Stephenie Meyer - New Moon

After finishing Twilight yesterday, I started reading New Moon straight away and didn't go to sleep till I finished it (much to my husband's annoyance). Just like its predecessor, New Moon was another enthralling read that I couldn't put down. The whole Bella-and-Edward thing did get a bit tedious at times with the Romeo and Juliet star-crossed lovers tragedy hammed up a little way too much, but having accepted the melodrama and teenage angst from the first book, it would be hypocritical to start complaining about it now. I really liked the character of Jacob Black, who became more than just Billy's kid in this book. As much as I welcomed Edward's return, it was a little sad to see the negative impact it had on Jacob's relationship with Bella as I thought he was such a revitalising breath of fresh air and I really enjoyed reading about their interactions. I'm not sure what Stephenie Meyer can do with the Bella-Edward-Jacob love triangle as it's pretty much doomed; vampire and werewolves as mortal enemies kinda make any friendship or relationship a lot harder! I'm now moving on to Eclipse, I'll be back with a report soon!

Sunday, December 28, 2008

Stephenie Meyer - Twilight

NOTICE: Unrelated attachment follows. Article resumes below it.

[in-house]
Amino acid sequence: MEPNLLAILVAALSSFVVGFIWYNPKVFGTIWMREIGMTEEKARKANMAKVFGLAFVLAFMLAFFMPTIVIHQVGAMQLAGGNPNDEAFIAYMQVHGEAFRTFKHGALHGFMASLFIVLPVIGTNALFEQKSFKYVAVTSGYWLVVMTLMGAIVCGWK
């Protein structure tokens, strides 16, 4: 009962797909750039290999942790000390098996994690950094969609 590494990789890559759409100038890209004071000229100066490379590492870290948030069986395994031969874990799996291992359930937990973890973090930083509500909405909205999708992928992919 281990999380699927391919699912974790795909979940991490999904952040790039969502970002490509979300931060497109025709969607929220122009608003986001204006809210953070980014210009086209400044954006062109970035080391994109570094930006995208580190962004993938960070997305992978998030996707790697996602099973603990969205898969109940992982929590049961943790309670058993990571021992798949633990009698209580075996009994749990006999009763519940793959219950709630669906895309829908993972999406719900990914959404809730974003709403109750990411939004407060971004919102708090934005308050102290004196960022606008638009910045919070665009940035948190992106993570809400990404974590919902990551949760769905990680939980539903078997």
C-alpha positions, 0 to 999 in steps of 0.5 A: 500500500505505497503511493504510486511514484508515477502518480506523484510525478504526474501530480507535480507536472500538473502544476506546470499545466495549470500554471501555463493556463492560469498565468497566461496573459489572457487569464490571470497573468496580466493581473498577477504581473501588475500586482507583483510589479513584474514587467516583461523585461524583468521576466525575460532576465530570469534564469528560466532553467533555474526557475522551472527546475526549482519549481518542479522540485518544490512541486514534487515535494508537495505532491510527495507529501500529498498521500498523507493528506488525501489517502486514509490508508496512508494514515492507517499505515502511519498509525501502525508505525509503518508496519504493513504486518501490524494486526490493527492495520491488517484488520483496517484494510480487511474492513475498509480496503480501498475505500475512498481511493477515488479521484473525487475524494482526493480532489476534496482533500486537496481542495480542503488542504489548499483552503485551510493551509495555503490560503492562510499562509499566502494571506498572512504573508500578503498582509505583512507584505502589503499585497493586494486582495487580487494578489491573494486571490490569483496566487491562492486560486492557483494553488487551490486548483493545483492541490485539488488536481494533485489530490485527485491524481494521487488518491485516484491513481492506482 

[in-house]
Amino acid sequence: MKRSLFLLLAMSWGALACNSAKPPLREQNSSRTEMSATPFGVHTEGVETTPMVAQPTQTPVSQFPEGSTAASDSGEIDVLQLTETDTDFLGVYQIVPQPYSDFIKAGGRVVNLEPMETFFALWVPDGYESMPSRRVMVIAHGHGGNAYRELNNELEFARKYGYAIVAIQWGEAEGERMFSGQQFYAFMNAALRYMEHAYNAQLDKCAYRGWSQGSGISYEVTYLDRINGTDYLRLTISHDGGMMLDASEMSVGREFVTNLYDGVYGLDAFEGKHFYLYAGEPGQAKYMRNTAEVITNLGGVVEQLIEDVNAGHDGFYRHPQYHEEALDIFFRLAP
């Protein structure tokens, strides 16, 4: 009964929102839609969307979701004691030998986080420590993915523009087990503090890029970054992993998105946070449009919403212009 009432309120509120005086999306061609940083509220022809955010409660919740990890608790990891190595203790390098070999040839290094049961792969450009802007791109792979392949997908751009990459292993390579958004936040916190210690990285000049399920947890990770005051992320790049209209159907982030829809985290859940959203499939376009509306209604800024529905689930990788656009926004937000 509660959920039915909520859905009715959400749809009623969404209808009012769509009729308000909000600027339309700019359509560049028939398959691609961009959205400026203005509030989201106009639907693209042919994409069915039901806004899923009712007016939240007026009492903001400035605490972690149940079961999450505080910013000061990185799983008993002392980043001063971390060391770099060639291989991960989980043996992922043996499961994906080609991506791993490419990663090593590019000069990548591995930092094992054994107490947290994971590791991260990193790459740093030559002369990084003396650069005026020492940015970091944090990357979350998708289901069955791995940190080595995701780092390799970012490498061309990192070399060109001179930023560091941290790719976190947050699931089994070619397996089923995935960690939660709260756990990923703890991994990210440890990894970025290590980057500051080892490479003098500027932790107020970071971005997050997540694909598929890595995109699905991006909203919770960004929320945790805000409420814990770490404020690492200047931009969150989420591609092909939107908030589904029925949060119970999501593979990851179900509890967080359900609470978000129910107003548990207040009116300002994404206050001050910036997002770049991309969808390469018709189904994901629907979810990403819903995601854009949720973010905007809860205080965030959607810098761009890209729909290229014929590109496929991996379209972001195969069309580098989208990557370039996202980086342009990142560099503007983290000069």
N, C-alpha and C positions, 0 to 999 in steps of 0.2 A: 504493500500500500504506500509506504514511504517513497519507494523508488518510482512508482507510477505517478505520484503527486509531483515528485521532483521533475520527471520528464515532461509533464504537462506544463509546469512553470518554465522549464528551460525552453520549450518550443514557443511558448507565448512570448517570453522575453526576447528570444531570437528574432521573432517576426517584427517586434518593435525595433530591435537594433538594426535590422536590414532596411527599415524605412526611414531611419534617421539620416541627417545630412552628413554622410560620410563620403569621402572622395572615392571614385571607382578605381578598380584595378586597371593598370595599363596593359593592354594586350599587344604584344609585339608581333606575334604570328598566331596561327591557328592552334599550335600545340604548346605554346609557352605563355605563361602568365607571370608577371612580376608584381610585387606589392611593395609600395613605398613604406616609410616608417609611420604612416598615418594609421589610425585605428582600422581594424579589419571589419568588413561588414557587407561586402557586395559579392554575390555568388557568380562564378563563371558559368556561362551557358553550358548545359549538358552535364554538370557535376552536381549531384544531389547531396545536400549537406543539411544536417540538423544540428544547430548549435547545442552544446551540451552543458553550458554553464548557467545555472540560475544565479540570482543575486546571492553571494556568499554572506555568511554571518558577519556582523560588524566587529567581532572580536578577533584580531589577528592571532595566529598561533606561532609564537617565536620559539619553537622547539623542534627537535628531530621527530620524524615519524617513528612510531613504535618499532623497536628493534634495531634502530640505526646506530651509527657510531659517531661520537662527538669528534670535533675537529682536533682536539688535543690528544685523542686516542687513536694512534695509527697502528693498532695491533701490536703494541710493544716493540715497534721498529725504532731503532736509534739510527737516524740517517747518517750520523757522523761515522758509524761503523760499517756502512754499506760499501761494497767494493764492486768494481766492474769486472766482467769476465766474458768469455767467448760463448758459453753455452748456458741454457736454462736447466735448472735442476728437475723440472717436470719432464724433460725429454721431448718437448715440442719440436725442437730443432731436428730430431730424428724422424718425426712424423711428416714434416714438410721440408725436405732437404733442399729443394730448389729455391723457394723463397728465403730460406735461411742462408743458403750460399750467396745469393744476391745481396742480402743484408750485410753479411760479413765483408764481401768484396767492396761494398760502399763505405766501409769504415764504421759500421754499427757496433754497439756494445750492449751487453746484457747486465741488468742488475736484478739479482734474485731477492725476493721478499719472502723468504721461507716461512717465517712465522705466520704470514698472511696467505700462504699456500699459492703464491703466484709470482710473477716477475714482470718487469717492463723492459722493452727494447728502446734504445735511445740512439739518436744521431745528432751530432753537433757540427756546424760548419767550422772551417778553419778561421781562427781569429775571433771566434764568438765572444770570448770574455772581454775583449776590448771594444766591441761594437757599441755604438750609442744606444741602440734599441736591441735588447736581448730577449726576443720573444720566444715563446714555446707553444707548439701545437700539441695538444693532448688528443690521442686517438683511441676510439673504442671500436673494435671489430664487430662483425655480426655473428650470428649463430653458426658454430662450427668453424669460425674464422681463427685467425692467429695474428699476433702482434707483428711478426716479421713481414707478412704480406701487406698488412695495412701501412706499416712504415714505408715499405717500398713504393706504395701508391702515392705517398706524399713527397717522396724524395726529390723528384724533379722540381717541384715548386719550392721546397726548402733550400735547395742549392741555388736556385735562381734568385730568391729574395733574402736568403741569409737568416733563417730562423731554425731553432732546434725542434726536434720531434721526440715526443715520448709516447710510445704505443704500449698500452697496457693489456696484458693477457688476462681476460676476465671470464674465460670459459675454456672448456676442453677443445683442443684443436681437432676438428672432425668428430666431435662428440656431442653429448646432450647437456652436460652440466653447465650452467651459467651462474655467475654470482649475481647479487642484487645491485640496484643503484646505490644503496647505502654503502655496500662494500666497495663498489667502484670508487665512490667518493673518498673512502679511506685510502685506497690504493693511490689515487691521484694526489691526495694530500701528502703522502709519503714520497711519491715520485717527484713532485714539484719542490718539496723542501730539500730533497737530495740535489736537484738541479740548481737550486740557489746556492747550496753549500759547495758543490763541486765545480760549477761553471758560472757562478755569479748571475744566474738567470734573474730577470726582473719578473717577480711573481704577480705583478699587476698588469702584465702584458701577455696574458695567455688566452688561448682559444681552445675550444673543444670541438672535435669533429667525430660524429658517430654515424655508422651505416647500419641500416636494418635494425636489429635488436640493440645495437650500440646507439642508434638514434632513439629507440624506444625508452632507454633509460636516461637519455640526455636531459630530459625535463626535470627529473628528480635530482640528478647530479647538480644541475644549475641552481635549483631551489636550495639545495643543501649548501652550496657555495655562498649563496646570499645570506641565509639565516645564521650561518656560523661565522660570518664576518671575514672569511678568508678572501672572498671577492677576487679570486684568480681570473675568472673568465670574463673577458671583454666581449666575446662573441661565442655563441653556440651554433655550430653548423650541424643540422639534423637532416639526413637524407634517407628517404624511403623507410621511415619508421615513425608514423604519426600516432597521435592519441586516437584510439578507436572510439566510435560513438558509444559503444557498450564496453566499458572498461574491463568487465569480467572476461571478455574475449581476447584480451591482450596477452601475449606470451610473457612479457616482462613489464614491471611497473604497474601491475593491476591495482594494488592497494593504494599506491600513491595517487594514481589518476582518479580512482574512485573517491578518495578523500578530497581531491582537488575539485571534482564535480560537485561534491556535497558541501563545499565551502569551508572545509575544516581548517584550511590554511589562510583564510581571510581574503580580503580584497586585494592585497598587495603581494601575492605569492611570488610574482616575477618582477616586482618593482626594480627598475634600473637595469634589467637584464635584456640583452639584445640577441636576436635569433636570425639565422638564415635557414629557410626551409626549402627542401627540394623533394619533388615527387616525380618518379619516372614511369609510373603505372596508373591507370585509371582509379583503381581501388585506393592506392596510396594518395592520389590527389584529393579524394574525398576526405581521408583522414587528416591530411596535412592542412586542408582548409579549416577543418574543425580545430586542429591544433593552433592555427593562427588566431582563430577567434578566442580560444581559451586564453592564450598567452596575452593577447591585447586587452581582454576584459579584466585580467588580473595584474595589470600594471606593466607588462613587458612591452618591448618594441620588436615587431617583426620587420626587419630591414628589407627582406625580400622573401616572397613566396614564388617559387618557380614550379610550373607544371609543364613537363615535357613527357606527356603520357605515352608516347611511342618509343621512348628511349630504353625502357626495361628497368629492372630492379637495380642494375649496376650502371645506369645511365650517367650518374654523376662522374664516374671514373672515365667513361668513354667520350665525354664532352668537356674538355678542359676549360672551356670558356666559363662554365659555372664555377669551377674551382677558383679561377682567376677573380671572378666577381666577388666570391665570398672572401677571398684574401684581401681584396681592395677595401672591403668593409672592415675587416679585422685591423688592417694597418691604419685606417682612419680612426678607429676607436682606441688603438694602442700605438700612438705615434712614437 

I absolutely loved Twilight when I first read the book last year, so of course when the movie came out, I knew I was definitely going to watch it, even though I was a little apprehensive as the film adaptation could turn out to be crap. I checked out the movie last night with some of my friends and it was okay, although I don't think I liked it as much as the book (casting was definitely a major issue!). As I had read the book so long ago, I had forgotten some of the finer details, which in a way worked in my favour as I think I would be majorly disappointed in the movie otherwise. After last night's experience, I decided to re-read the book to go through the original story and refresh my memory. Twilight is just as fantastic the second time round and I ripped through this book quickly and finished it in a matter of a few hours. While I think the movie was a decent effort, the book is just so much better and I remembered how much I loved it after reading it again. I can see how this book can irritate some because Bella and Edward can get a bit melodramatic at times, but come on, she's a teenage girl in love with a vampire who's permanently 17 years old! I think the occasional whining and teenage angst should be a given. I still think this is brilliant YA fiction that I enjoyed thoroughly and I hope the newfound fans from the movie will discover the book that it's based on. I am now going to power through the rest of the series now so hopefully when the rest of the movies get released, the story won't be so fresh in my head and I can give myself a chance to enjoy the movies!